As the new portfolio manager at Colorado Capital Management, one of my priorities is to keep you informed of our latest thinking about the economy, the market, and our investment strategy. When there are significant noteworthy events that occur between our quarterly newsletters, we plan to send out emails and blog posts to you with our perspective on these developments. We will be referring to this new series of communications as The Bottom Line.
Today we’d like to give some attention to how the U.S. economy and U.S. stock market have recently been moving in different directions. Earlier this month we saw the Dow Jones Industrial Average flirt with 17,000 and the S&P 500 post repeated new highs. This comes despite the economy contracting by 1% during the first quarter, and corporate profits dropping by 3% during this same period. Signs of economic growth and an improved employment picture, combined with lower interest rates from the European Central Bank fueled much of the recent bullishness in the stock market. Last week, however, investors retreated and stocks fell in response to lower global growth forecasts from the World Bank, disappointing retail sales data, upcoming changes in leadership within the U.S. House of Representatives, and the turmoil in Iraq with its resulting spike in oil prices.
The bottom line: The S&P 500 index of major U.S. stocks has risen close to 40% since the end of 2012. During roughly the same period (12/31/12 to 3/31/14), corporate profits are up only about 5%. This disconnect cannot continue indefinitely. When stock prices grow faster than underlying earnings, the price/earnings ratio of the stock market rises. This ratio for the S&P 500 is now at about 19, versus a historical norm of 15.5. This means that large U.S. stocks today are trading at about a 20-25% higher price than average. Using this same methodology, small and mid-size stocks are even more expensive. Certain conditions such as low interest rates and a positive growth outlook justify higher than average price/earnings ratios, but only to a point.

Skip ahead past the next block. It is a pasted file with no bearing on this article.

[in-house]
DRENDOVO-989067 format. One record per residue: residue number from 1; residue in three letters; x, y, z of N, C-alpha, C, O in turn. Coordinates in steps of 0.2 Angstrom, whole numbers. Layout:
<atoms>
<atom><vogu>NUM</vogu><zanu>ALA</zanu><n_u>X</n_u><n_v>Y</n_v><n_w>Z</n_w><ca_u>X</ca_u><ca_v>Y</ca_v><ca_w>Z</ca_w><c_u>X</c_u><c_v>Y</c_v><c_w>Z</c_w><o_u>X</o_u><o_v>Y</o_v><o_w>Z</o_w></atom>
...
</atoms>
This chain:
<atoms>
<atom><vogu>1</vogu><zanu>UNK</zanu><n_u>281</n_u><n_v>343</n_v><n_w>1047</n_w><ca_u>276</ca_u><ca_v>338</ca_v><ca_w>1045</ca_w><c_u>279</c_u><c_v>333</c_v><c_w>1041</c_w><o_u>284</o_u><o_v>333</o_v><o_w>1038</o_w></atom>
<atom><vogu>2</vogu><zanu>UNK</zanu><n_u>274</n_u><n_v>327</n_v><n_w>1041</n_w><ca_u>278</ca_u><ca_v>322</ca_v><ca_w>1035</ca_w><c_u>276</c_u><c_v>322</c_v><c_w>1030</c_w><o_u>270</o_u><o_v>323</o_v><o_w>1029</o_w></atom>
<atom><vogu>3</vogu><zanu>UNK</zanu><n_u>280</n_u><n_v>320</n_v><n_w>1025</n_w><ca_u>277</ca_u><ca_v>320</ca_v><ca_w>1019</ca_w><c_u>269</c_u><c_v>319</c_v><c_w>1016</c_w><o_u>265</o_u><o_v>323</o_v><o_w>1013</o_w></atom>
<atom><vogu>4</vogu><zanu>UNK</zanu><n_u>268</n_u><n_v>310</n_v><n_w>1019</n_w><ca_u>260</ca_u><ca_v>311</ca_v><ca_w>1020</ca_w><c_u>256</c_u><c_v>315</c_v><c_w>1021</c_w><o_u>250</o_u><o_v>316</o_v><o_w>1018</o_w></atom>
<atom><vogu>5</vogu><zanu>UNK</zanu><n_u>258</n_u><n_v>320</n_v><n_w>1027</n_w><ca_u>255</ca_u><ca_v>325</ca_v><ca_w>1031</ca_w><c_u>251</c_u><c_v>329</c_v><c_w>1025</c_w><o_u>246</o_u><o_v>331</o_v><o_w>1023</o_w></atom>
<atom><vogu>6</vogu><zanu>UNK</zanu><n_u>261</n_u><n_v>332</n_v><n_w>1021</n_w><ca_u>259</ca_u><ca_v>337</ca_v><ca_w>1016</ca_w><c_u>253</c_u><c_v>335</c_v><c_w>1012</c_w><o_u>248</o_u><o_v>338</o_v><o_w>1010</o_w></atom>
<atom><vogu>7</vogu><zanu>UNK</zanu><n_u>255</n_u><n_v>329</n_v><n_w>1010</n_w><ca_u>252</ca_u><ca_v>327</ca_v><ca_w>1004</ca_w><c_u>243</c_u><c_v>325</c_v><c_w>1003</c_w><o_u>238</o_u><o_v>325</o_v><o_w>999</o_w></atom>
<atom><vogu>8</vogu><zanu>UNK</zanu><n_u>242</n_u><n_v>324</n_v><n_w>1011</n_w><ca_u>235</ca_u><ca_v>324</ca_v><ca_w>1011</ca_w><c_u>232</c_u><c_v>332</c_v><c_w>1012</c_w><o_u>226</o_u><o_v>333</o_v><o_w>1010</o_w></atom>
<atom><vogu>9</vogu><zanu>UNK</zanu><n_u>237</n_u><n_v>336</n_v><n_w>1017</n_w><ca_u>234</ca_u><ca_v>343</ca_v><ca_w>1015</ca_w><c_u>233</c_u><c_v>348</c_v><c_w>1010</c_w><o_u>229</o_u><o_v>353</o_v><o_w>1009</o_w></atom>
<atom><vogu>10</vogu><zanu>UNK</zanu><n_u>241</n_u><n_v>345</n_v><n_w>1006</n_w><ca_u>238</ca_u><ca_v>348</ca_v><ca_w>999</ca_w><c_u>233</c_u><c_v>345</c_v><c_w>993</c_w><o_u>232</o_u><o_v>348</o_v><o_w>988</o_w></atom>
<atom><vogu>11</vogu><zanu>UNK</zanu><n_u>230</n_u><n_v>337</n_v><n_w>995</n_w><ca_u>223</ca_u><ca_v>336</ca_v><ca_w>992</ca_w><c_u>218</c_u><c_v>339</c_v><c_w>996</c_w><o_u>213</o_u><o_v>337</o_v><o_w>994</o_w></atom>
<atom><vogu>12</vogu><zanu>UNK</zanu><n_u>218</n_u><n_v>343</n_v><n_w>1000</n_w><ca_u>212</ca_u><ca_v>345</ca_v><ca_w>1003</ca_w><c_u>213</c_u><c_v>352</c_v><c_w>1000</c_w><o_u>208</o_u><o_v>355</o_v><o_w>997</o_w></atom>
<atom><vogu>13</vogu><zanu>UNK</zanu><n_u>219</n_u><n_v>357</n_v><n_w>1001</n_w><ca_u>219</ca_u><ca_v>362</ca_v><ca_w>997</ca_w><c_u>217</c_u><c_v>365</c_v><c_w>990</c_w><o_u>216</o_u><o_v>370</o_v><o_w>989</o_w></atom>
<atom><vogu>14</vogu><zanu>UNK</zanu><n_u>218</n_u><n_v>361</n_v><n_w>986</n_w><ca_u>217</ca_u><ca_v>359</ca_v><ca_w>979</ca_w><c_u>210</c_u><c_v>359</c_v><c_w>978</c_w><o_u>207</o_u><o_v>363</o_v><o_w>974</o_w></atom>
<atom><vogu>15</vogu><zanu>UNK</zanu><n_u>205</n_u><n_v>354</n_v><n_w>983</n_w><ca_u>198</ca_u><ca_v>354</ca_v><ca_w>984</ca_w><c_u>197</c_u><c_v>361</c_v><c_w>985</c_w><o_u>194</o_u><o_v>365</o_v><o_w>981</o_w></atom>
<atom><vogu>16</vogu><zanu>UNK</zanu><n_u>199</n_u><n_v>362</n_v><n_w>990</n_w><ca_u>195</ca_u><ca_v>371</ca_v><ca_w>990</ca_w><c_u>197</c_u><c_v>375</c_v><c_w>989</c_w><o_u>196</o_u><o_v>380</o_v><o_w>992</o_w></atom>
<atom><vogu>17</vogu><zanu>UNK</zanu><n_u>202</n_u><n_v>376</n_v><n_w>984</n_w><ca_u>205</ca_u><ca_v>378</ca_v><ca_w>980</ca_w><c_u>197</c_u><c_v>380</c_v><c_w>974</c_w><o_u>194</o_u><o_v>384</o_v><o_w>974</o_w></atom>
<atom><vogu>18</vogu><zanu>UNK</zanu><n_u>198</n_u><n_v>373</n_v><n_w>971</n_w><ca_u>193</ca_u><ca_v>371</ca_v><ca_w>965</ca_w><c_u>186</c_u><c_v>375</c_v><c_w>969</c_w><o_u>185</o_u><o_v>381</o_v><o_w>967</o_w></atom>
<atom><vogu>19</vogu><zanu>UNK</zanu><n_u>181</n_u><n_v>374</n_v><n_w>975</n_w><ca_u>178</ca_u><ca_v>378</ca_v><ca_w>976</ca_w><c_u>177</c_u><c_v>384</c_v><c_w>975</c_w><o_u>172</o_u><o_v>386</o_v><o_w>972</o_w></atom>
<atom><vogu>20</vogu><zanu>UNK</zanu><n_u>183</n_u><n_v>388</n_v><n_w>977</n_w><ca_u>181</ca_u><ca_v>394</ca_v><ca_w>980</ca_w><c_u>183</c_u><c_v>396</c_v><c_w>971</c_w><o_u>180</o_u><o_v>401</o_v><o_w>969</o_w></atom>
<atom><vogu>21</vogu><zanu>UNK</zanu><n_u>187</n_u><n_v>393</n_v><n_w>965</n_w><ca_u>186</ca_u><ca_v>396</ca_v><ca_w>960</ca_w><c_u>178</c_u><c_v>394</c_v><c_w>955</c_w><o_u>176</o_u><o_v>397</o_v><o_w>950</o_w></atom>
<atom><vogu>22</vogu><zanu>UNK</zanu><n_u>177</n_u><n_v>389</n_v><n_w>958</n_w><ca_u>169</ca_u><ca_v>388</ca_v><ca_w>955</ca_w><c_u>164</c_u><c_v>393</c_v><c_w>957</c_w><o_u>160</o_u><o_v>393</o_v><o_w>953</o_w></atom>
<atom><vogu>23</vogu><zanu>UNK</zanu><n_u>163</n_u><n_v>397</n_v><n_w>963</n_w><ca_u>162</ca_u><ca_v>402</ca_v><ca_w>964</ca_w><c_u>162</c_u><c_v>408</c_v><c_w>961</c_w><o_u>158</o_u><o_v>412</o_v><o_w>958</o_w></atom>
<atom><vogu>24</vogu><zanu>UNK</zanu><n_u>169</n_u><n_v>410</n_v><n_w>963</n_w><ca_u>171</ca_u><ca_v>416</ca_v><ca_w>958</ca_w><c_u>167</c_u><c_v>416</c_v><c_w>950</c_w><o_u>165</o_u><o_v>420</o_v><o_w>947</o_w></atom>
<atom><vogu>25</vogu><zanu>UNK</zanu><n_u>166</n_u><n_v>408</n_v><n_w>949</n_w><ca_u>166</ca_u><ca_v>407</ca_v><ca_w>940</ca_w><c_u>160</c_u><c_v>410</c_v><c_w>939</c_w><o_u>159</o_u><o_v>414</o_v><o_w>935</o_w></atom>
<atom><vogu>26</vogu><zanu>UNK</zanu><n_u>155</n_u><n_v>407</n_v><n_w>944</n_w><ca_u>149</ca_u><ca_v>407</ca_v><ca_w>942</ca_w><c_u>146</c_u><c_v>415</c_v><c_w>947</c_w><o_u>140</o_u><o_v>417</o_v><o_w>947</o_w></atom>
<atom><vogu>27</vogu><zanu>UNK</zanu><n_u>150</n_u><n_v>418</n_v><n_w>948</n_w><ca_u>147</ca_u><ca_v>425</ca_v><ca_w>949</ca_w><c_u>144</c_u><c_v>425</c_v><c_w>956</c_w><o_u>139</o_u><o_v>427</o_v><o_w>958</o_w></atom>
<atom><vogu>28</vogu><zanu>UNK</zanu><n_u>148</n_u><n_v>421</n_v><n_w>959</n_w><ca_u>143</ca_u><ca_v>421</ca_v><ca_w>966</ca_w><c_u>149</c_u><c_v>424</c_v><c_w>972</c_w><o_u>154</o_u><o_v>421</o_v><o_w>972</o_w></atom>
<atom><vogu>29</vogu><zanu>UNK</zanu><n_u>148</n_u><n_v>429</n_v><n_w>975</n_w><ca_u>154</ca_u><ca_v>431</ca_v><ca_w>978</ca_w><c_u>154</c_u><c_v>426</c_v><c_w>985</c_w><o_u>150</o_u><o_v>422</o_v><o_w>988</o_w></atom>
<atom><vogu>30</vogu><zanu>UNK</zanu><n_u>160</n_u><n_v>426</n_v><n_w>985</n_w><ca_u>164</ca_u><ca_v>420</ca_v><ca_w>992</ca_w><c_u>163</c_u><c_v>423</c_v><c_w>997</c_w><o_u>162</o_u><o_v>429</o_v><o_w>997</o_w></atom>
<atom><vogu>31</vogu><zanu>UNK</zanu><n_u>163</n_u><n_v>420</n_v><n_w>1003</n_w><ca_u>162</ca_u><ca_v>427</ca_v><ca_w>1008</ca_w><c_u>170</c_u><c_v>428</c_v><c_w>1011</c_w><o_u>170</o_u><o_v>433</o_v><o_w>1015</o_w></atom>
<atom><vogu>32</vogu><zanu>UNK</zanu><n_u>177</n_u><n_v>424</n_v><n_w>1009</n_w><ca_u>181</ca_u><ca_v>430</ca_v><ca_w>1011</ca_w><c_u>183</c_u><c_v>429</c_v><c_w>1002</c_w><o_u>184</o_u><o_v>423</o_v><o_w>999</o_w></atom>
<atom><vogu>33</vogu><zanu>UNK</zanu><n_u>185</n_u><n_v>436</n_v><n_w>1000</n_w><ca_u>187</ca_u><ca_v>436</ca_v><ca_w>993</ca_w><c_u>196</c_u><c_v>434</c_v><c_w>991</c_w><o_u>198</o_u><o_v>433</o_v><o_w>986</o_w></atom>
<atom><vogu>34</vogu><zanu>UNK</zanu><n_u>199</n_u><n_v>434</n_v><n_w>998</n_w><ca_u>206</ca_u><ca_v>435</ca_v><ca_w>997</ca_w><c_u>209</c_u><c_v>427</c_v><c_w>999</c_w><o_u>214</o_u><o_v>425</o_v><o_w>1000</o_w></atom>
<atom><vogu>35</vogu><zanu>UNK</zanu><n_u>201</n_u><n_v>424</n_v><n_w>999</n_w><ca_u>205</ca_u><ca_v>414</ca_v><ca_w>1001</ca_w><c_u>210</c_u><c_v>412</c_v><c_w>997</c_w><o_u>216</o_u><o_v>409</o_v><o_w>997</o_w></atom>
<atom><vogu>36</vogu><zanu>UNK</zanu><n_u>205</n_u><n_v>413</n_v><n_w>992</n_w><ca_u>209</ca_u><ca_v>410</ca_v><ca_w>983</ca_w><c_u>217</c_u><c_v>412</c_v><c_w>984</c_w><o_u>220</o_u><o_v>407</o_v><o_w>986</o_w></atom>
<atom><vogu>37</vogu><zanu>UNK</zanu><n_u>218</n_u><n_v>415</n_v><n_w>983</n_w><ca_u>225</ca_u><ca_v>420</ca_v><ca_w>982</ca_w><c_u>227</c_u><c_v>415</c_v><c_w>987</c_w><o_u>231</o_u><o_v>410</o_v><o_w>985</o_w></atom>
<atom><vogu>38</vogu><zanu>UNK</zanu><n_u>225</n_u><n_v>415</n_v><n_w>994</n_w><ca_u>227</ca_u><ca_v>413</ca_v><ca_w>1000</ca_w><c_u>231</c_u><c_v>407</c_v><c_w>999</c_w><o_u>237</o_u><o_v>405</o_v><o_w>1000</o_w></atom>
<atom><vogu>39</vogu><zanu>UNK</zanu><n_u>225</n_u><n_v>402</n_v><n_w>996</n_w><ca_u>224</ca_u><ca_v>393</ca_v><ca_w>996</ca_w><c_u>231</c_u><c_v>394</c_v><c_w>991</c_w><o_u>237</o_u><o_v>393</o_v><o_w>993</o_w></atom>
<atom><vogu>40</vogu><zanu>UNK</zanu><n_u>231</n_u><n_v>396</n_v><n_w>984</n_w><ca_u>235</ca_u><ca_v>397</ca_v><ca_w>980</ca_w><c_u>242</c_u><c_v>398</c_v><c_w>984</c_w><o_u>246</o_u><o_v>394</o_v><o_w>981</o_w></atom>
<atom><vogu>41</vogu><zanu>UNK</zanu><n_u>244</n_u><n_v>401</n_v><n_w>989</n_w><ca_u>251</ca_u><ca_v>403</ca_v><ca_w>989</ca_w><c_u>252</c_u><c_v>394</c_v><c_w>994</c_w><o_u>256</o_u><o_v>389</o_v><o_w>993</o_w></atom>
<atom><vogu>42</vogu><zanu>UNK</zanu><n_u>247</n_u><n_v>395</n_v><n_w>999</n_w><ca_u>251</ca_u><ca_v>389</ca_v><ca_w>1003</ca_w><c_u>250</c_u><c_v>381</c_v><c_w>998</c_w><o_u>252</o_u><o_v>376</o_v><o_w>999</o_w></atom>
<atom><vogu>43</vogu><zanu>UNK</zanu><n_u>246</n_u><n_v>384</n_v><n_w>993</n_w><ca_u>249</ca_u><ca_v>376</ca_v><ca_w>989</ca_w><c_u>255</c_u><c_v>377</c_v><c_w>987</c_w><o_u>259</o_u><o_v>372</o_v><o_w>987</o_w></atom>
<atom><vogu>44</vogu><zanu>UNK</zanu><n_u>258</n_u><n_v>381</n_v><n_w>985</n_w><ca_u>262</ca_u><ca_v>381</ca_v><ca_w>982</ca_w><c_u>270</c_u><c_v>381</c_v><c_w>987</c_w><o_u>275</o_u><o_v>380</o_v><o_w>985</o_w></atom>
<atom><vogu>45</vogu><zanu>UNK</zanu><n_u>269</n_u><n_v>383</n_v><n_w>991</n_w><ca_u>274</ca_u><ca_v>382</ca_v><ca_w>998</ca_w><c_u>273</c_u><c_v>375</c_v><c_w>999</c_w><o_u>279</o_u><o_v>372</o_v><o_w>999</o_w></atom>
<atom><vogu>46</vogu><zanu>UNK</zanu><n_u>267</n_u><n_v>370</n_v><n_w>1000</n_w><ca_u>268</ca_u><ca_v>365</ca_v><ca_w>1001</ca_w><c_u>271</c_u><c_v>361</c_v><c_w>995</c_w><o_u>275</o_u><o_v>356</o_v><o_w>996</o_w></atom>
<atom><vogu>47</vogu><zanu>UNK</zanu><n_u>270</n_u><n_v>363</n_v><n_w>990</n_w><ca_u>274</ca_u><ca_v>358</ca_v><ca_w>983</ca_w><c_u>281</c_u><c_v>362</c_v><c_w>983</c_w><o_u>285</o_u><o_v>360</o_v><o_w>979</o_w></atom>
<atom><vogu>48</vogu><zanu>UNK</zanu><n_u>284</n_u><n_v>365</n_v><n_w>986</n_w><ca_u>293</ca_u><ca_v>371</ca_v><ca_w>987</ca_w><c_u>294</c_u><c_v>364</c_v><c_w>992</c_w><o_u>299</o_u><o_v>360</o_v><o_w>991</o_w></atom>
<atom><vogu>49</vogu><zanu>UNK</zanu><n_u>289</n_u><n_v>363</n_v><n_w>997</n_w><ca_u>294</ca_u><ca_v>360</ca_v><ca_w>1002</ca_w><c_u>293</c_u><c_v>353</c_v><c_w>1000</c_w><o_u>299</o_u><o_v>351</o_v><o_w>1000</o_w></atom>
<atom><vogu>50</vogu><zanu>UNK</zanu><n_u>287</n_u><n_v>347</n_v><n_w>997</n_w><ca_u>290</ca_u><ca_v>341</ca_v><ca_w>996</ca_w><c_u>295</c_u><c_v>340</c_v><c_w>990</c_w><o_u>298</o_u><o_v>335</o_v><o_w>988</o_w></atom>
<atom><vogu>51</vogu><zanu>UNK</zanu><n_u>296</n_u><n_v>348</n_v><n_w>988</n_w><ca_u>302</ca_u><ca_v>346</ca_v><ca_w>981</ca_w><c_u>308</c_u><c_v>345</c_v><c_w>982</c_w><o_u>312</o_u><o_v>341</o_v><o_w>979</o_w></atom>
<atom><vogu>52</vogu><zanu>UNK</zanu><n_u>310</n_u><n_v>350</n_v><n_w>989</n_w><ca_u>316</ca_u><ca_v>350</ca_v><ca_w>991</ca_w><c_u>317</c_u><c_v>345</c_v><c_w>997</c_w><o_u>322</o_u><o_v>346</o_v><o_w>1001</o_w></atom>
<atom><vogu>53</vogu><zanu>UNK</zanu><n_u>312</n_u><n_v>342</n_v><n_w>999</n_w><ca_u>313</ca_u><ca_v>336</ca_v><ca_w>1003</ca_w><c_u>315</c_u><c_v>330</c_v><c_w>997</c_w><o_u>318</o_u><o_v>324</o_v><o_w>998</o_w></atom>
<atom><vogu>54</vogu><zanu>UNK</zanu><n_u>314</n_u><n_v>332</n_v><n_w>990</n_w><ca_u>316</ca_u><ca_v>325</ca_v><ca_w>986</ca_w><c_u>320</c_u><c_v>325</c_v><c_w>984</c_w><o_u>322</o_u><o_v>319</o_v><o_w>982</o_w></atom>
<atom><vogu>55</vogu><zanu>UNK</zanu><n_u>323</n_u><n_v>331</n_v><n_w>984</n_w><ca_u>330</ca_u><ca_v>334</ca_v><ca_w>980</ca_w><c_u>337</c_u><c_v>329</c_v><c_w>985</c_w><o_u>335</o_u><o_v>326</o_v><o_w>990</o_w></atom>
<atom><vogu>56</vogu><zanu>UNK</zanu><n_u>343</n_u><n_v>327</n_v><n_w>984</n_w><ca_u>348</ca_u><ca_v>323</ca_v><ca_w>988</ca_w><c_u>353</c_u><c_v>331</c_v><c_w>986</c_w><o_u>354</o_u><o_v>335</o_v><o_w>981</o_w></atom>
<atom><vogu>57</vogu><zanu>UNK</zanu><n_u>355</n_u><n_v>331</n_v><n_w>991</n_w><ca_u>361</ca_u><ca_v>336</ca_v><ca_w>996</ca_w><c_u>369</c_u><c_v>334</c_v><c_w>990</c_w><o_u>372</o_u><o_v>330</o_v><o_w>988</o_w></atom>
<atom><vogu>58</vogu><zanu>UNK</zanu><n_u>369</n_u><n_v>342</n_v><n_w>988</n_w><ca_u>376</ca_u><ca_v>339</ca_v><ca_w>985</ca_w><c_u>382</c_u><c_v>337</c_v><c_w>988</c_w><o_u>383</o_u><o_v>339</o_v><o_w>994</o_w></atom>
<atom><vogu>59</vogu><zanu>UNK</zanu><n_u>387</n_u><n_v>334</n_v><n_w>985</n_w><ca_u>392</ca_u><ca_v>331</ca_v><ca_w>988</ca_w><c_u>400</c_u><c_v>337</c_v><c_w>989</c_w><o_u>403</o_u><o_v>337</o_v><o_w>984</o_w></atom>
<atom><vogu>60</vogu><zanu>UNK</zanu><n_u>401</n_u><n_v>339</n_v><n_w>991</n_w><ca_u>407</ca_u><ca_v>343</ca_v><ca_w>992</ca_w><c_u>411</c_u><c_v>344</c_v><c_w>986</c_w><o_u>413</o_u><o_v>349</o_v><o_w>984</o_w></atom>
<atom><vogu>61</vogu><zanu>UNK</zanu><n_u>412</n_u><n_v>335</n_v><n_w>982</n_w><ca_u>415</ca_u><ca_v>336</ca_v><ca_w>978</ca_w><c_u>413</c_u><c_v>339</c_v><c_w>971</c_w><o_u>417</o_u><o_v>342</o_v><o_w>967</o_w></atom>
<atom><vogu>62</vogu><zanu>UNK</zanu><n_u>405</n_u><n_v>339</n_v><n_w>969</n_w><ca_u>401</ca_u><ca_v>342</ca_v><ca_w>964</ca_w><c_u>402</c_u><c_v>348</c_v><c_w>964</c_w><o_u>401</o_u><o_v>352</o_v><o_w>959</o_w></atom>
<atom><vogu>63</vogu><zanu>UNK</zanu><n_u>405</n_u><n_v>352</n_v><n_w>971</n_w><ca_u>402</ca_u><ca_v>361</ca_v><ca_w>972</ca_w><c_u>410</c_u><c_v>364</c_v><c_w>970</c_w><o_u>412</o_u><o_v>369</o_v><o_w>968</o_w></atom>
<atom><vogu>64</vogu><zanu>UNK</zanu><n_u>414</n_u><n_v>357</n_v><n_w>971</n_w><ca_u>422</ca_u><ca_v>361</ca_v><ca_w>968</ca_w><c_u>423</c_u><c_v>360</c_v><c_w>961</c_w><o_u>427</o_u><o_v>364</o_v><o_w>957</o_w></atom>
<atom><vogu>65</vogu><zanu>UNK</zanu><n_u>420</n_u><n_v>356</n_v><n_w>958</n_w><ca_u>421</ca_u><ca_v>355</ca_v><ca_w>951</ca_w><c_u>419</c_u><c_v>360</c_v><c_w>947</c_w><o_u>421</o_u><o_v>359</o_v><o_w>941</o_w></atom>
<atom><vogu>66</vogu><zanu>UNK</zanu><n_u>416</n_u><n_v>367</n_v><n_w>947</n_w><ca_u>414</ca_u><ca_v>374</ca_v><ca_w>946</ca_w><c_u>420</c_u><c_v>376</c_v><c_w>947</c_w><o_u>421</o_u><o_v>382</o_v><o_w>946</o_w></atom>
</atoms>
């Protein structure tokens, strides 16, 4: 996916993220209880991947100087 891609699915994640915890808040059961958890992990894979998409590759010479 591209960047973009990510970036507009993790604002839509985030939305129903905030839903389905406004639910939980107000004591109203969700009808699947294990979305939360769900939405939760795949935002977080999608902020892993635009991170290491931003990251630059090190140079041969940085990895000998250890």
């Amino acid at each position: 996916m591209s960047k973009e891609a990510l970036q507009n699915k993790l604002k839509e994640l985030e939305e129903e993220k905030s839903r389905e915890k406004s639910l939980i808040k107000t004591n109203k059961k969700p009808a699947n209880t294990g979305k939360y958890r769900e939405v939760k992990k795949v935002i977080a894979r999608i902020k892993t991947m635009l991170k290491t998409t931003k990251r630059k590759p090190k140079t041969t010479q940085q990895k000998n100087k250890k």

We are closely following the various factors contributing to the above situation. We are particularly concerned about U.S. corporate earnings growth, the quality of jobs that are boosting the recent employment reports (as well as the percent of people who have stopped looking for jobs), the inflation and interest rate outlook, global developments, and the nature of stock market inflows.
We are also reviewing our asset class targets and evaluating the positioning of our model portfolios. Additionally, we are employing a disciplined rebalancing process to bring client accounts closer to their asset class targets. From a client perspective, it is essential, now more than ever, to ensure that your specific asset class target matches your goals, time frame, and risk tolerance. If you have questions about your investment portfolio make sure you ask your investment advisor.
The Bottom Line also goes out by email. If you would like to receive an email newsletter of these communications please email us so we can include you on the list! We hope you find this initiative beneficial and welcome any feedback you may have.
Colleen Harvey, CFA
The information contained in this blog is general in nature and is intended for informational purposes only. Furthermore, this information should not be construed as a buy or sell recommendation. All expressed opinions are subject to change without notice. Because the facts and circumstances surrounding each investor’s situation differ, you should consult your financial advisor before taking any action based on this information.